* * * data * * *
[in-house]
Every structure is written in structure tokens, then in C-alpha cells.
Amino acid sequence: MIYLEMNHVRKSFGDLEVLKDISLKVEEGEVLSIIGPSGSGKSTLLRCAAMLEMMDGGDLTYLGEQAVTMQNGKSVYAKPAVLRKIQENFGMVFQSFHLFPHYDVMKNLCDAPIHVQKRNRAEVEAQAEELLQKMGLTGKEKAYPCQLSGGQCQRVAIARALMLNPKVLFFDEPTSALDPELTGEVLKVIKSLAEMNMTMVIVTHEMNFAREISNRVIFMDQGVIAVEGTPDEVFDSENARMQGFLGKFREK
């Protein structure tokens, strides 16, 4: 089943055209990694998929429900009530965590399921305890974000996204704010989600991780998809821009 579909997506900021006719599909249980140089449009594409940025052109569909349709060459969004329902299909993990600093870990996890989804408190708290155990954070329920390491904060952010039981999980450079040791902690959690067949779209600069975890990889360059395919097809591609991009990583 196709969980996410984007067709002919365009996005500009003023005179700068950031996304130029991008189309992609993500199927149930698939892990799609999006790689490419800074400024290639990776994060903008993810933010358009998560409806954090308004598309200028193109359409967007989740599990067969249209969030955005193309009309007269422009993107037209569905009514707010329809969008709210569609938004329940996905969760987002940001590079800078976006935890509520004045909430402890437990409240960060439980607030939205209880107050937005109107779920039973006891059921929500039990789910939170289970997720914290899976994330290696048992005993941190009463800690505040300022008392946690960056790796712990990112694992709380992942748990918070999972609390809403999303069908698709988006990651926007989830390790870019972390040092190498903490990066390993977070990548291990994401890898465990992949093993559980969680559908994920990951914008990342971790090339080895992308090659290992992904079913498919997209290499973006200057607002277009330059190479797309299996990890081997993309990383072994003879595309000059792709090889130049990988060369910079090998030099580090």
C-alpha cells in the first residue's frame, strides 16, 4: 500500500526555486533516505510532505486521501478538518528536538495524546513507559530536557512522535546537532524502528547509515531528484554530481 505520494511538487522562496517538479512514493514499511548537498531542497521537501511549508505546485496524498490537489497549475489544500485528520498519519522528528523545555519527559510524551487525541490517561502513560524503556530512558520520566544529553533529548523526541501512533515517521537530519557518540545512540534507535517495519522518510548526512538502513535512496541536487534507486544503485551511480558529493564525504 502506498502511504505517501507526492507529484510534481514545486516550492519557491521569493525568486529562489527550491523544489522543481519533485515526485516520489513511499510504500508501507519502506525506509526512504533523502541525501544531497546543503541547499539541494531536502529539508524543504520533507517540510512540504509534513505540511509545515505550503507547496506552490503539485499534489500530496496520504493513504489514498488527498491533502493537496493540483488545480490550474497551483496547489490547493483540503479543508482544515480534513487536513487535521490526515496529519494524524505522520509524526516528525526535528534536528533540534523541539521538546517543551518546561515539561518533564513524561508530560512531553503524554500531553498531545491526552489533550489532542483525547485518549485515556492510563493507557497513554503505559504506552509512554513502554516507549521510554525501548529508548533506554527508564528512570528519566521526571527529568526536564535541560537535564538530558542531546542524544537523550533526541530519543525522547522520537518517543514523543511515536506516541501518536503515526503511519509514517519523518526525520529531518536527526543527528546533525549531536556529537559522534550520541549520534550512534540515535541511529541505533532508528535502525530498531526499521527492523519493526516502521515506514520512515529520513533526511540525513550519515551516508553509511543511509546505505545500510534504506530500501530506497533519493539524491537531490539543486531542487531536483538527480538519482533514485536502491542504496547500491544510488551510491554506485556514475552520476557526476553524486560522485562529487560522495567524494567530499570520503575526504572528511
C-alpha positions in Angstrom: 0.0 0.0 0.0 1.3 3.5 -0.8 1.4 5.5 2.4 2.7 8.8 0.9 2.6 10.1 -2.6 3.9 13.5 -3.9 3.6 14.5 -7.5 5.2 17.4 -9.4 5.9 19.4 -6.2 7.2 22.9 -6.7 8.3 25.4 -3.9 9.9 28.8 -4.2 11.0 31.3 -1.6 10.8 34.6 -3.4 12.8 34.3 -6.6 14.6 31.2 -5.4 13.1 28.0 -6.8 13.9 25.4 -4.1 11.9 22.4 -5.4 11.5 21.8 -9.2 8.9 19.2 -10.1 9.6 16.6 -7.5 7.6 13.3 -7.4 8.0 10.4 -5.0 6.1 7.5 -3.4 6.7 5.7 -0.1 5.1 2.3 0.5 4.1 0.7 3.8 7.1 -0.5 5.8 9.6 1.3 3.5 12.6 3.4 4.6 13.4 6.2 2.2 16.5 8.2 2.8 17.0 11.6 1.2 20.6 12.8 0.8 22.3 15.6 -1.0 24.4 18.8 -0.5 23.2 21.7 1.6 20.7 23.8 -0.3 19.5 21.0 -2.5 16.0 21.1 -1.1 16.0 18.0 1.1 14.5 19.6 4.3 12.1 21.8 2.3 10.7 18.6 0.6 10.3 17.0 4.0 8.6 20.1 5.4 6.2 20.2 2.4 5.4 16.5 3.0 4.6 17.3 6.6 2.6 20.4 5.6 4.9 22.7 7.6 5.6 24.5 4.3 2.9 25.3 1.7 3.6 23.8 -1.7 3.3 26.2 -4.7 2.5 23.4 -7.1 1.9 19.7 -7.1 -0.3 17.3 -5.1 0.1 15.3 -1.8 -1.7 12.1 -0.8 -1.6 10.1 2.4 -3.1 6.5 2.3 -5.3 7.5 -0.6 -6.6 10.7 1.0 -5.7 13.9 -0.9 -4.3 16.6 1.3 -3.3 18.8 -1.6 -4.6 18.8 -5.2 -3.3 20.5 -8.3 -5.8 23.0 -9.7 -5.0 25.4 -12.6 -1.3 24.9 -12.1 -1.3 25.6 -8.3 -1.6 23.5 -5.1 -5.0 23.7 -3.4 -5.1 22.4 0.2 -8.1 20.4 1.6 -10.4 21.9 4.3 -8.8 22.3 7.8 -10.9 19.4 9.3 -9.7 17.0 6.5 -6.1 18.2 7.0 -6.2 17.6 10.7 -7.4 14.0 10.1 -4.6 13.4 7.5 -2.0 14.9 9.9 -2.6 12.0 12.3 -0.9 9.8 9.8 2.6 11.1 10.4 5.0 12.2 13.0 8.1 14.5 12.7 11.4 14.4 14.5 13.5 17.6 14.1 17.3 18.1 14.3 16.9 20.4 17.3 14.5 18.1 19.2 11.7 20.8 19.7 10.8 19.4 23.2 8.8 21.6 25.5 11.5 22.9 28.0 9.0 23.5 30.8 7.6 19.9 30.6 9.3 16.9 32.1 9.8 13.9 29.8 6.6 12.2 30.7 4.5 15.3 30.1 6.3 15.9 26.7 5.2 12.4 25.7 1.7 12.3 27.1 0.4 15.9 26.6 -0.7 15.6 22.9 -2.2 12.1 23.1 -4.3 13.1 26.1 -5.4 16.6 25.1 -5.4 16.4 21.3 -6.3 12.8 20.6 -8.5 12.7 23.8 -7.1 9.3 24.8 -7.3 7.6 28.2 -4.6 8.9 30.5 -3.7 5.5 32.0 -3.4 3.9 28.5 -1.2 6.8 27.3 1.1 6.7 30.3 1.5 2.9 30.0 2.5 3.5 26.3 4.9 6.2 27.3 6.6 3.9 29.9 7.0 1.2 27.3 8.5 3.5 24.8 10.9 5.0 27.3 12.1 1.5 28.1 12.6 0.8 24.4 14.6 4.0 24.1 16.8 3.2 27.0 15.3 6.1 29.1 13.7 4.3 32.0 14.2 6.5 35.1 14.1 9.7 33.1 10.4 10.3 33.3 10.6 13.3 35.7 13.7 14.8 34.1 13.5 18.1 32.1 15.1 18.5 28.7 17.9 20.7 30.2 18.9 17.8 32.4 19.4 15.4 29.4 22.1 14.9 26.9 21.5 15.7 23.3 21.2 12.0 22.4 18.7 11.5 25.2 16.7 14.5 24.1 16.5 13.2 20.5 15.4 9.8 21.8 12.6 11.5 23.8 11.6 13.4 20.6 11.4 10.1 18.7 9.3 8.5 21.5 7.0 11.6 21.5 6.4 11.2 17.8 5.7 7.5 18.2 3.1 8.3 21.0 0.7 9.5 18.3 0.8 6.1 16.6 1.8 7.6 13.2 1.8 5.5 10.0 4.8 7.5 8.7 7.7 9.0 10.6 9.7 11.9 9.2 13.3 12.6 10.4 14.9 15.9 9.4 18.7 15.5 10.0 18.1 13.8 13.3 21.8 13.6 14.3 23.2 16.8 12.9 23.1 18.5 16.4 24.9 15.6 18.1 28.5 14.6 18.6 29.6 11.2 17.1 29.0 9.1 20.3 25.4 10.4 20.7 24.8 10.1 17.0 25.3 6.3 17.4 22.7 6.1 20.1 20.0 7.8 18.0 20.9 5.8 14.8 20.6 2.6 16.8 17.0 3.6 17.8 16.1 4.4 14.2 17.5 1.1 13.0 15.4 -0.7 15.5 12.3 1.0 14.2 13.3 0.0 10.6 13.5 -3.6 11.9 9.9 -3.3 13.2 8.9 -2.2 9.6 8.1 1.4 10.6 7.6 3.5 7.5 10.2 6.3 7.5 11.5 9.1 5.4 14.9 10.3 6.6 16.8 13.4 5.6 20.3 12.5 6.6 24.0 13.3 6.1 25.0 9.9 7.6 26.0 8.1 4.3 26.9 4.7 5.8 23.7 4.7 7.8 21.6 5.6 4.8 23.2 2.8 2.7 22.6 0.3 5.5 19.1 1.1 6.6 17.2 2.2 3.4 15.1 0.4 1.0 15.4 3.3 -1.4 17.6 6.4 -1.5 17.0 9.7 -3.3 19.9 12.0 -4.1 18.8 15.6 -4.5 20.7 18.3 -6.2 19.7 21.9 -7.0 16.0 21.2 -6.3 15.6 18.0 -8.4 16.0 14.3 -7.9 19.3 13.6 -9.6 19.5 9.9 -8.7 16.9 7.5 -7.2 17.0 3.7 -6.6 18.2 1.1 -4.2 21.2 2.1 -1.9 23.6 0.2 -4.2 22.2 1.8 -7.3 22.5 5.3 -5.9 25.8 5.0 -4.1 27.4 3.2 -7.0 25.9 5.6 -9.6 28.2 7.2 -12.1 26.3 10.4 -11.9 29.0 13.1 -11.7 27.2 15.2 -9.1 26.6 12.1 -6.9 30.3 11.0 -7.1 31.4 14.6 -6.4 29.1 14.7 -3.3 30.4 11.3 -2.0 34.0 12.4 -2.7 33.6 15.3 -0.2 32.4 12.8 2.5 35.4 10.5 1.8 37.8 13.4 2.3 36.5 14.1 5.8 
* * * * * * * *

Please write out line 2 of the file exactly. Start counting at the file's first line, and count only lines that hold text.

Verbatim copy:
Every structure is written in structure tokens, then in C-alpha cells.